In 2007, a recent UC Davis grad found himself in the enviable position of making, alongside international consultant Michel Rolland and renowned California winemaker Andy Erickson, one of the most expensive, sought-after wines in Napa Valley.
At the Commonwealth Club in San Francisco on Monday night, British wine writer Jancis Robinson, who was recently nominated for a James Beard Award for her seven-pound book Wine Grapes — a comprehensive collection of grape varieties’ origins and migrations — celebrated the release of her latest work, American Wine.
The Brangelina rosé may have sold out faster than any rosé ever in the history of rosé, but don't worry, we've got a few good ones in the Bay Area being released just in time for the Vernal Equinox on March 20th — which marks the first day of spring in the Northern Hemisphere or, as we like to think of it, the season for rosé.
What does California have in common with Nevada, Alaska and Mississippi? If you’re stumped, don’t worry, because there may actually only be one thing: A prohibition against distilleries selling tastes and bottles of their product at the actual distillery.
On Monday, the historical Napa Valley winegrowing elite gathered on the second floor of The Culinary Institute of America to talk, mostly, about people who weren't there.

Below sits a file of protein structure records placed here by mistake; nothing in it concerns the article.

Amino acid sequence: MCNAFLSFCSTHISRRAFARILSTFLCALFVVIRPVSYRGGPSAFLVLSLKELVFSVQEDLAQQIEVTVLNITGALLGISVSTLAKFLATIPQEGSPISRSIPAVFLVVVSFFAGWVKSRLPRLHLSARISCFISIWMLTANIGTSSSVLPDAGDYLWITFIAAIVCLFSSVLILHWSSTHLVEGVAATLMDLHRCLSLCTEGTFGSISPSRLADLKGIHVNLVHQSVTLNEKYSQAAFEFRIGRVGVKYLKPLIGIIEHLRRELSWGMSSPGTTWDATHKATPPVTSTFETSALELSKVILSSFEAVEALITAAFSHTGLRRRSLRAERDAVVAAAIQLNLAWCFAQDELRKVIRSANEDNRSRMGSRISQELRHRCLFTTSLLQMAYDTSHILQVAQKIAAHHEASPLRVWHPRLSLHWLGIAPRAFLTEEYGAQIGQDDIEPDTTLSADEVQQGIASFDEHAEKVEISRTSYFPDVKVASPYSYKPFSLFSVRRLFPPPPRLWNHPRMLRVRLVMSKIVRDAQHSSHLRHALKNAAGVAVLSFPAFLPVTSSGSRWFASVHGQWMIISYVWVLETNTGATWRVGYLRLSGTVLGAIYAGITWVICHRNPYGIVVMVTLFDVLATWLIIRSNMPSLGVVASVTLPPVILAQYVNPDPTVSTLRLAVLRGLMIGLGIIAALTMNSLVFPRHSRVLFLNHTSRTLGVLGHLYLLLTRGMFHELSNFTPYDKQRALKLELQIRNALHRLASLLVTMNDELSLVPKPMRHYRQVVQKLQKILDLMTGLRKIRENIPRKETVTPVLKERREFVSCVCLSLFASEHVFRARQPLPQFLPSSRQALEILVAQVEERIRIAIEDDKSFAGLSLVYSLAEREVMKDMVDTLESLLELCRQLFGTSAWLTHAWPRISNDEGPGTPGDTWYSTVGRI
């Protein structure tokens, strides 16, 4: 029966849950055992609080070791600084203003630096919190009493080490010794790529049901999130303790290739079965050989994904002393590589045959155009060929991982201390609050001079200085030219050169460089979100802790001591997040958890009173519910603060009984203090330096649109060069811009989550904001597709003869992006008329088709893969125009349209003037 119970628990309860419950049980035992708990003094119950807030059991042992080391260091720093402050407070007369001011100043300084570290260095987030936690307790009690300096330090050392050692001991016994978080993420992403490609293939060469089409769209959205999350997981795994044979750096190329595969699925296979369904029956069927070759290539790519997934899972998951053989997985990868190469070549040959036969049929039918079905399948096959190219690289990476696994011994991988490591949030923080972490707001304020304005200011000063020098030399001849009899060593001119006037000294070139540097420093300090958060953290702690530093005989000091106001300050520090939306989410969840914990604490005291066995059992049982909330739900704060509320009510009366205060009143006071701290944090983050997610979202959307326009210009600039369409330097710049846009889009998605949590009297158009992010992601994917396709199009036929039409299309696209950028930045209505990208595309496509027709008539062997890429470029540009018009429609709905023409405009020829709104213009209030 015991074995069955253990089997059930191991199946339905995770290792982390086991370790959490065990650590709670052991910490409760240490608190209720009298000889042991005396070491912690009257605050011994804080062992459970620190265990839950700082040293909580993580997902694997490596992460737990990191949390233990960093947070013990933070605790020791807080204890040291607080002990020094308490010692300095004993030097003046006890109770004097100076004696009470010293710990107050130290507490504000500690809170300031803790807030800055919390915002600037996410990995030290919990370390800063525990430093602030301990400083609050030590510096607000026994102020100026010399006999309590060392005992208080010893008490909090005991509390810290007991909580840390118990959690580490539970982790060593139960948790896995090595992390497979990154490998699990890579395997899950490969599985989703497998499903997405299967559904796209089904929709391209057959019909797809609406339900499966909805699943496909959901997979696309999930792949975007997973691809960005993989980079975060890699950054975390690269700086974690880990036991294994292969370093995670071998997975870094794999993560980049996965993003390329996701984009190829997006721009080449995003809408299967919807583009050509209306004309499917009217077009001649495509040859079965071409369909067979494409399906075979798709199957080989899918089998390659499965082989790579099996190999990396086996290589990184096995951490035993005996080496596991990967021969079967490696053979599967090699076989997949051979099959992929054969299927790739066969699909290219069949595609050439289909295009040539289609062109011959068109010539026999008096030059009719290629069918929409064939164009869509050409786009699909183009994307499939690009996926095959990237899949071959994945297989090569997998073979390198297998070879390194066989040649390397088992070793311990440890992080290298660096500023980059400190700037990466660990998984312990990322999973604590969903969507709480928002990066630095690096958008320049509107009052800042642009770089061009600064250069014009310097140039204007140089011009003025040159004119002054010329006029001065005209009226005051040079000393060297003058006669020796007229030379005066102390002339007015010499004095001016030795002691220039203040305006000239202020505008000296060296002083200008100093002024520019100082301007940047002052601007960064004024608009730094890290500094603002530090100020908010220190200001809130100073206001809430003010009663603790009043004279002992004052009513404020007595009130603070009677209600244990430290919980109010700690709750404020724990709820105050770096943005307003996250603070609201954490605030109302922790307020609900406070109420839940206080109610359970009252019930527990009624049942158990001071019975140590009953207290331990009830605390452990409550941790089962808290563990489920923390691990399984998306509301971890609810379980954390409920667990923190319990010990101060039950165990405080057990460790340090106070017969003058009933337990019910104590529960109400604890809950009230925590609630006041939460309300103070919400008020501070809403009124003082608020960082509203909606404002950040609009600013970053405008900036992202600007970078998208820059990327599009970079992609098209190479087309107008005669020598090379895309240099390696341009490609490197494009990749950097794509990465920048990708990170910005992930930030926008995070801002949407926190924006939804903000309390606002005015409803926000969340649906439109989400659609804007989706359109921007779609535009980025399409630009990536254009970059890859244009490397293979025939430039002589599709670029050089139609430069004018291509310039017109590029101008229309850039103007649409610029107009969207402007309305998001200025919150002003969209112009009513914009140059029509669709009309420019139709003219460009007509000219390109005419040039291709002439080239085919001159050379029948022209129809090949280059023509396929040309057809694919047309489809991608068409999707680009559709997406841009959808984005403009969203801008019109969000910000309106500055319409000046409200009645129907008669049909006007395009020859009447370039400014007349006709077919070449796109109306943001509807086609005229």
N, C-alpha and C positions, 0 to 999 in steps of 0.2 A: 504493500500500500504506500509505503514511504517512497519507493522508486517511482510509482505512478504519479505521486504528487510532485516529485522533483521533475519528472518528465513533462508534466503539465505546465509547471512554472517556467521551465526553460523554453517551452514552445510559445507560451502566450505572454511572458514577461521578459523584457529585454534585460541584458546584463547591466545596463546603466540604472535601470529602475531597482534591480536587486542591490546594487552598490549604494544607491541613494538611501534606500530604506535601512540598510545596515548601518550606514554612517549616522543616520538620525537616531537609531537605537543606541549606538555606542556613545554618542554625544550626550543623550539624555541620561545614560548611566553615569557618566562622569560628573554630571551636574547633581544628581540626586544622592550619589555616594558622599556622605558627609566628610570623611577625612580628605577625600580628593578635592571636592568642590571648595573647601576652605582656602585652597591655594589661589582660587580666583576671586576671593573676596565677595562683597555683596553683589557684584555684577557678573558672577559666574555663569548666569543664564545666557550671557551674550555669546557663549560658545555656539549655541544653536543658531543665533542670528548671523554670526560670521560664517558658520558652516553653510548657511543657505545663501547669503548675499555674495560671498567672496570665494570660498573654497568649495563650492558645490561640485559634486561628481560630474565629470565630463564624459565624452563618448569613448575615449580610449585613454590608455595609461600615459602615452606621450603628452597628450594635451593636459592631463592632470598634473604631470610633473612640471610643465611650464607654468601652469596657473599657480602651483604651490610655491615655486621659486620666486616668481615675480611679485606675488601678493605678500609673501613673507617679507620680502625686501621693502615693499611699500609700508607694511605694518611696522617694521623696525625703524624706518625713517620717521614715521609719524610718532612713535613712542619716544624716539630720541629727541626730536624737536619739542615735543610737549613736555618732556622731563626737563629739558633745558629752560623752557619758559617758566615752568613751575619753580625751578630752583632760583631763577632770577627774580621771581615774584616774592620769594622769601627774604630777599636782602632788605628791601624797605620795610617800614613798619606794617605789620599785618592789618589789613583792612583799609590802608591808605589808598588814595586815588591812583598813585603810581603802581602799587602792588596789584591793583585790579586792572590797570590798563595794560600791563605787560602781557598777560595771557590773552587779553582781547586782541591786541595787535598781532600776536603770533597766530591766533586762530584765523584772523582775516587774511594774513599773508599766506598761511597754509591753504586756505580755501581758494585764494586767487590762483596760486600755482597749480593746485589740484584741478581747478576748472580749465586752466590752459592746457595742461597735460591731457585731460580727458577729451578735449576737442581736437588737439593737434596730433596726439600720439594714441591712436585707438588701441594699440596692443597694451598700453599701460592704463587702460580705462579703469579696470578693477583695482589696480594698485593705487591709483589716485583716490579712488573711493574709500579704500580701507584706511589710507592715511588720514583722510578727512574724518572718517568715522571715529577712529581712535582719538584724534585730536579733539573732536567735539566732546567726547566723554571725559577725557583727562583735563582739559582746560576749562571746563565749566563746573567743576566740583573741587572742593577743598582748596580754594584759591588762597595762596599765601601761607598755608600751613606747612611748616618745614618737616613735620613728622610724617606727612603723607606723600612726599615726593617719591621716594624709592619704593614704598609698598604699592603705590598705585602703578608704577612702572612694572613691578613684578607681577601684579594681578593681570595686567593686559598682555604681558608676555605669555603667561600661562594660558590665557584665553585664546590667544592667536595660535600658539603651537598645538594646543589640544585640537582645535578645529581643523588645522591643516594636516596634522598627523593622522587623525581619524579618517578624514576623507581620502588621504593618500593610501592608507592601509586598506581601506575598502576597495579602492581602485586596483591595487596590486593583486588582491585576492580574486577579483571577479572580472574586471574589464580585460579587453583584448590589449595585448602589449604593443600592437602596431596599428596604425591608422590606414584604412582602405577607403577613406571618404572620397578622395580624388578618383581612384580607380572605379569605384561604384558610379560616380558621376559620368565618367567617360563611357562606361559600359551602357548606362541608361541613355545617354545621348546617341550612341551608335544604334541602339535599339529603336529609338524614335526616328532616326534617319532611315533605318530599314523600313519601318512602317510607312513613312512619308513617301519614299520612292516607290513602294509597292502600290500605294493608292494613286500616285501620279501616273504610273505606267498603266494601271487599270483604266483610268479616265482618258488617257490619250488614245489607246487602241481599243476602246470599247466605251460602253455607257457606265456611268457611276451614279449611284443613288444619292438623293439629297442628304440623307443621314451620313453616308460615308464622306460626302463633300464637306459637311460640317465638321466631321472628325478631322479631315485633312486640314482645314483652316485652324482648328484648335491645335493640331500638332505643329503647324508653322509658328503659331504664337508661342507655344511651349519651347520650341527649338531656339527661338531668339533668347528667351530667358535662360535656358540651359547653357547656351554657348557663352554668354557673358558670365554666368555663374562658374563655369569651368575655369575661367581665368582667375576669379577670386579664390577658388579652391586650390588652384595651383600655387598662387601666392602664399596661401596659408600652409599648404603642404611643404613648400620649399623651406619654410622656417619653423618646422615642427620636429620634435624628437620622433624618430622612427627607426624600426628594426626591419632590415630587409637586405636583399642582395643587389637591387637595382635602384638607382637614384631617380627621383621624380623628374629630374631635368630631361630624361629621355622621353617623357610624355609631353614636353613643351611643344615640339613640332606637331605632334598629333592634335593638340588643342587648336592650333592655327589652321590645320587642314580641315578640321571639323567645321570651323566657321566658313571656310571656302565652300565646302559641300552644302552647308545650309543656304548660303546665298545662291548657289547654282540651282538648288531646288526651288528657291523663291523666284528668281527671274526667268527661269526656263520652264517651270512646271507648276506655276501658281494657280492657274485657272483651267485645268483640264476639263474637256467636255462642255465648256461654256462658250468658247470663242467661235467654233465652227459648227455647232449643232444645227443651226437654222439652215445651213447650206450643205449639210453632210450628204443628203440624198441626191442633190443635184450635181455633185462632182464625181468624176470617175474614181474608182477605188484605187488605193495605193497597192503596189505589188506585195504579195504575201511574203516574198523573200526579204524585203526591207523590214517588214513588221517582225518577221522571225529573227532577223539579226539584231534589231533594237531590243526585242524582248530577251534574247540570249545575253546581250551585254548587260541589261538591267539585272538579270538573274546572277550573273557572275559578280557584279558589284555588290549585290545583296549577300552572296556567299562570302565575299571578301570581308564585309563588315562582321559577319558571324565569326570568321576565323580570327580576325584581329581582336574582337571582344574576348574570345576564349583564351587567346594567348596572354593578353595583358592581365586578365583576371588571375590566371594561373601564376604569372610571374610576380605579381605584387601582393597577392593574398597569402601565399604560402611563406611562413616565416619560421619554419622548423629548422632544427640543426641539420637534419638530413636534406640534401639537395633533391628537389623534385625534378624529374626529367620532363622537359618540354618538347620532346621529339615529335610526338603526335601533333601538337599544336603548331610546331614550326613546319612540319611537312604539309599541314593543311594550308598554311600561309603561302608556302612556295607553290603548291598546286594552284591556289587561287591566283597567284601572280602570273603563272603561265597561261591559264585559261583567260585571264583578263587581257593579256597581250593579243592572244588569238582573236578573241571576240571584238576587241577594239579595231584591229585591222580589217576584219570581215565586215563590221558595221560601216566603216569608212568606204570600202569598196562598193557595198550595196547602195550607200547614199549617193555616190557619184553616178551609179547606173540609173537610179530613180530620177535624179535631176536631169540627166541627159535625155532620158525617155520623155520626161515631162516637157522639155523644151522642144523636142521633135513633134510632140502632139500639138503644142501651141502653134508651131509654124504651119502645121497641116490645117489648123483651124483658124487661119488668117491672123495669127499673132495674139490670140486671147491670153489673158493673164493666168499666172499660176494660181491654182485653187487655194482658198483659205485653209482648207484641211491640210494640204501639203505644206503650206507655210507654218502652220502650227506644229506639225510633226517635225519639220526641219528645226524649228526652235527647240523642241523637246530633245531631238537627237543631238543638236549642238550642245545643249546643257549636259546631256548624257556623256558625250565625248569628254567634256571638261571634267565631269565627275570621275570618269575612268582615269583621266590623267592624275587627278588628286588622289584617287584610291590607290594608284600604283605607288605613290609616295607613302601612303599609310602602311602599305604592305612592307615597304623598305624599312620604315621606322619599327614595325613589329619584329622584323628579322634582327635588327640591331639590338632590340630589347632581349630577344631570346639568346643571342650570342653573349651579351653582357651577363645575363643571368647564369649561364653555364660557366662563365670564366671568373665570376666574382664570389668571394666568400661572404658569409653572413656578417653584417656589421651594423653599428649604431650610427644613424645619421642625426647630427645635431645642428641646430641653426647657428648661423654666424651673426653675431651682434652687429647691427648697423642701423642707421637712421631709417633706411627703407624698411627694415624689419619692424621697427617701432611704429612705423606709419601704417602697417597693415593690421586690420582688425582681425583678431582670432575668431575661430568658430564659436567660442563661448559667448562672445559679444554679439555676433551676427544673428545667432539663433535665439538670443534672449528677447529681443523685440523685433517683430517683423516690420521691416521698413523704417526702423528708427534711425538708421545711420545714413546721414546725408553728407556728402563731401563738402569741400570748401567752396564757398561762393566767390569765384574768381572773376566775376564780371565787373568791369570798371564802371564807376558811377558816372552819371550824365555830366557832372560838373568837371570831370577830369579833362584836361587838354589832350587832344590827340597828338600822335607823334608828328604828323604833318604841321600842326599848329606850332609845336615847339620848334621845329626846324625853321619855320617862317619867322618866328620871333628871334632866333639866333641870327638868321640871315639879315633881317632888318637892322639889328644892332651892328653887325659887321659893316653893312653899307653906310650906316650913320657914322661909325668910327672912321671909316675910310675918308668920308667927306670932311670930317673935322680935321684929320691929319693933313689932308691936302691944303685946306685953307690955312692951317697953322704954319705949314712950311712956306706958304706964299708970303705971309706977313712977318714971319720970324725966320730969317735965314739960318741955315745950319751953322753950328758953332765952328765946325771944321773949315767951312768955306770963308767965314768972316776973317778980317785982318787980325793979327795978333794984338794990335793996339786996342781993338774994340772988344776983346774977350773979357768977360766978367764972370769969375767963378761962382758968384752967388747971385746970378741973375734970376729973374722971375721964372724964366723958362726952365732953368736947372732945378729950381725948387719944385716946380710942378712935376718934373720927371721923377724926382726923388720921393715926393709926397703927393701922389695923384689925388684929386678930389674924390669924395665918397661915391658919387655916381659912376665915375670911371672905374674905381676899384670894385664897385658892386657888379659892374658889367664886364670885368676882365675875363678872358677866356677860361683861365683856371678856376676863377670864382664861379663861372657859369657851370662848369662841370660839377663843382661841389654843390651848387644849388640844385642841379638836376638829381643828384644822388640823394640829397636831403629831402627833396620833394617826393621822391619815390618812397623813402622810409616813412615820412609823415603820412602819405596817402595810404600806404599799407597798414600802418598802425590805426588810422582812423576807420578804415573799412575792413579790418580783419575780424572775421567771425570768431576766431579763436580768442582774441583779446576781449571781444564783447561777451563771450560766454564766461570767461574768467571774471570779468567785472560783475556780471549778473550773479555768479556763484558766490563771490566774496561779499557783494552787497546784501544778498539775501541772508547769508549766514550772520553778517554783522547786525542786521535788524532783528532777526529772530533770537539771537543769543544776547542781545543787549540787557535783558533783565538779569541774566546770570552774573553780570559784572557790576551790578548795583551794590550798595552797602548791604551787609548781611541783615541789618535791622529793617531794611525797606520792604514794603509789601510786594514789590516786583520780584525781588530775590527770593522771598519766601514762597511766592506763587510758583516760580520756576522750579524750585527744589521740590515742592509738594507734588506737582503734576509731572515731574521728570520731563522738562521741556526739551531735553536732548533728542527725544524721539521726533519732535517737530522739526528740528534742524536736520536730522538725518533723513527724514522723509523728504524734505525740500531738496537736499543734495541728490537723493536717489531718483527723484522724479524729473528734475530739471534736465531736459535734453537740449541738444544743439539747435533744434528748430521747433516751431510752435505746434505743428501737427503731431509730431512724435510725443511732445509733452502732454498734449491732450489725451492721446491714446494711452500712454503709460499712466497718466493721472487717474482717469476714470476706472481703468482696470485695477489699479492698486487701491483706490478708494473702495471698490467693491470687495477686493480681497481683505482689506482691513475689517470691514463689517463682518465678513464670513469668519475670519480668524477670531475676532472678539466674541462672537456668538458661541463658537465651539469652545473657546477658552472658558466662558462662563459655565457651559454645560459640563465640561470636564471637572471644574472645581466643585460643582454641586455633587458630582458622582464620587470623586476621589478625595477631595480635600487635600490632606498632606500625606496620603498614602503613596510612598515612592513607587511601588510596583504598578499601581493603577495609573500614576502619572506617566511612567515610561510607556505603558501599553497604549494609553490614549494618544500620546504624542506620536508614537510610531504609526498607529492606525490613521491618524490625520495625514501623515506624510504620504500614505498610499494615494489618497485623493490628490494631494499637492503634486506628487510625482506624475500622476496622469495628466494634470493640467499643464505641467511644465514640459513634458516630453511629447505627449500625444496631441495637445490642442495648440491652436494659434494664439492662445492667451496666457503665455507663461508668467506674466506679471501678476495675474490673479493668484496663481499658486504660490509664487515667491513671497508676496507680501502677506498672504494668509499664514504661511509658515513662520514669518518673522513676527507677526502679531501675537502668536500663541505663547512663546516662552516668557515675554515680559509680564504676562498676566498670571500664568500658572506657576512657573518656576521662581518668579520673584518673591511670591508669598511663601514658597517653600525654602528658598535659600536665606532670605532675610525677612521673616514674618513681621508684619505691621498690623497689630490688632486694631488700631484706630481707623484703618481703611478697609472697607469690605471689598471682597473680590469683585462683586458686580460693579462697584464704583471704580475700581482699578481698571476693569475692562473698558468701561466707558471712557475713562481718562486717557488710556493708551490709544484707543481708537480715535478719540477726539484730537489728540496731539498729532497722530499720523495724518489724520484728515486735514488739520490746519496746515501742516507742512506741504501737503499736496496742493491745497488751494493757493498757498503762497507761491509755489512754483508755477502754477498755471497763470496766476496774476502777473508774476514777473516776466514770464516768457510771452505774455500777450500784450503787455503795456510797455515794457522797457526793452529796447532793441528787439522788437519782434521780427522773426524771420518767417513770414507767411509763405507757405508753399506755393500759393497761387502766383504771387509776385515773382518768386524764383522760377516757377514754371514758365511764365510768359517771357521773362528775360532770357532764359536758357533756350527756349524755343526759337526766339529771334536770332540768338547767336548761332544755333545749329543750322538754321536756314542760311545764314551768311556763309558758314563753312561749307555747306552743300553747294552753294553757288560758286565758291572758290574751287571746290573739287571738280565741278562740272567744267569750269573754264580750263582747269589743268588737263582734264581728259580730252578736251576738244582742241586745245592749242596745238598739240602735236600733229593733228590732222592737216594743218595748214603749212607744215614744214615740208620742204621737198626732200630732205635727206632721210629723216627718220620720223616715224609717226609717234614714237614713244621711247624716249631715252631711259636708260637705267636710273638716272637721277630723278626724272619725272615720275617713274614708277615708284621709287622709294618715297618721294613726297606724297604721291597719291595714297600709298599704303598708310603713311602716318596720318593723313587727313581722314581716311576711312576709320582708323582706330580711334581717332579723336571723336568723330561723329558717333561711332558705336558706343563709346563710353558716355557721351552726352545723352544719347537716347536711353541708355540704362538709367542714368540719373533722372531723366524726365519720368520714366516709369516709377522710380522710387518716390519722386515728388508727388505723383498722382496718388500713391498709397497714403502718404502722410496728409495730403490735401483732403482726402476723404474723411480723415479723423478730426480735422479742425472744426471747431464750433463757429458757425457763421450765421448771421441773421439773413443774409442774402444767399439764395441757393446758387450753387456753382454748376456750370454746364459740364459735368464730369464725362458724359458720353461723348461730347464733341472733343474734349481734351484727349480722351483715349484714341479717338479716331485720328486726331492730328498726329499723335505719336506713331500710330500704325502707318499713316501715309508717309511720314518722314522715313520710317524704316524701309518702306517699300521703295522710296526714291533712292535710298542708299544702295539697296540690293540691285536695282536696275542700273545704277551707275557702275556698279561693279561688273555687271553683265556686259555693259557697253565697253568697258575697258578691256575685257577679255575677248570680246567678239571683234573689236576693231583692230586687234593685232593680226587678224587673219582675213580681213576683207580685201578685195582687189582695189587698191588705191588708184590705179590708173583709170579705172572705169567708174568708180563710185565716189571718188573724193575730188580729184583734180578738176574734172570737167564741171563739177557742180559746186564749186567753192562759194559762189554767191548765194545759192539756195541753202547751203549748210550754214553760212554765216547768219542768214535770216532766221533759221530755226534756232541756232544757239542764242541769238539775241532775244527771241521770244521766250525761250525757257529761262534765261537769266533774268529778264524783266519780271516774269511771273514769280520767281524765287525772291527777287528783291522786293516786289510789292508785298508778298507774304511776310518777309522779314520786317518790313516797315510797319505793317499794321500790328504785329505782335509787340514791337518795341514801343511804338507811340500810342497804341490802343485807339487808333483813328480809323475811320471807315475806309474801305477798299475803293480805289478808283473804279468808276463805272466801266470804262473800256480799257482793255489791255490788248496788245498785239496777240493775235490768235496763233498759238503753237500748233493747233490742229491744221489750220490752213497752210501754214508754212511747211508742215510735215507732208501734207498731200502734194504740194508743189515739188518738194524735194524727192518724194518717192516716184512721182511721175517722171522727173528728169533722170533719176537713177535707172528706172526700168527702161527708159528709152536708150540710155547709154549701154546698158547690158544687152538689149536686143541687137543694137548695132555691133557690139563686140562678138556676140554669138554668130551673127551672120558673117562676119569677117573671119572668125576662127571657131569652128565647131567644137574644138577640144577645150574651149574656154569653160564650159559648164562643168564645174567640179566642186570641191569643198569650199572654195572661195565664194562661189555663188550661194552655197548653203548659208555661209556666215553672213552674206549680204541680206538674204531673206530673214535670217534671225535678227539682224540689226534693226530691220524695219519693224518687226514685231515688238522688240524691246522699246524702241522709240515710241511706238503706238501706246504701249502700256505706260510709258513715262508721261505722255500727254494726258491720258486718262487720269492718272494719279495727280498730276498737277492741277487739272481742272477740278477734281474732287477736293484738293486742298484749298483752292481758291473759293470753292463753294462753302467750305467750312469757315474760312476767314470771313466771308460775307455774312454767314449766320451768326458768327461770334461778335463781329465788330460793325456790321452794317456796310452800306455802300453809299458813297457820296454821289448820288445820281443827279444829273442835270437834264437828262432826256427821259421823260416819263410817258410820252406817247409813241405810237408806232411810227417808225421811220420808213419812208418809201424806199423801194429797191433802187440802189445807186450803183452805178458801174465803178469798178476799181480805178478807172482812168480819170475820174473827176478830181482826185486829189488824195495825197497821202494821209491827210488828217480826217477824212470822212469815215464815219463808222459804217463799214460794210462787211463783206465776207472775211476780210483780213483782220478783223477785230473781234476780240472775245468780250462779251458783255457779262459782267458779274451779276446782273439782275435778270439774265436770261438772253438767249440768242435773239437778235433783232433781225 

Ditch the port, anything pink, and don’t even think about pairing something with tuxedo-clad strawberries. Because if “it’s complicated” — and it always is — you’ll need something a little more complex than sweet and simple sap.
“None of the winemaking is going to walk down that Rombauer road,” said Jon Bonné, by way of introducing a tasting and discussion of California Chardonnays at Bluxome Street Winery in SoMa on Monday afternoon. His comment was met with giggles and guffaws from the audience who were mostly wine industry professionals because, well, Rombauer has become the brunt of every California Chardonnay joke; the emblematic “oaky, buttery,” style that had many who considered their palates too refined for residual sugar, begging for “ABC” or “Anything but Chardonnay” for years.
His is a story of a man from a small town who left the family business to find out "what else there was in the world." Only in this case, the small town is Napa Valley and the family business is a winery —the pull of which is a little stronger than, say, if it were a shoe store in Iowa. Armed with a degree in television production and a couple years of Hollywood experience under his belt, Judd Finkelstein returned to Judd's Hill Winery, and has spent his time well. Besides making wine, Finkelstein is showing what can be done with a pirate and a marketing budget.
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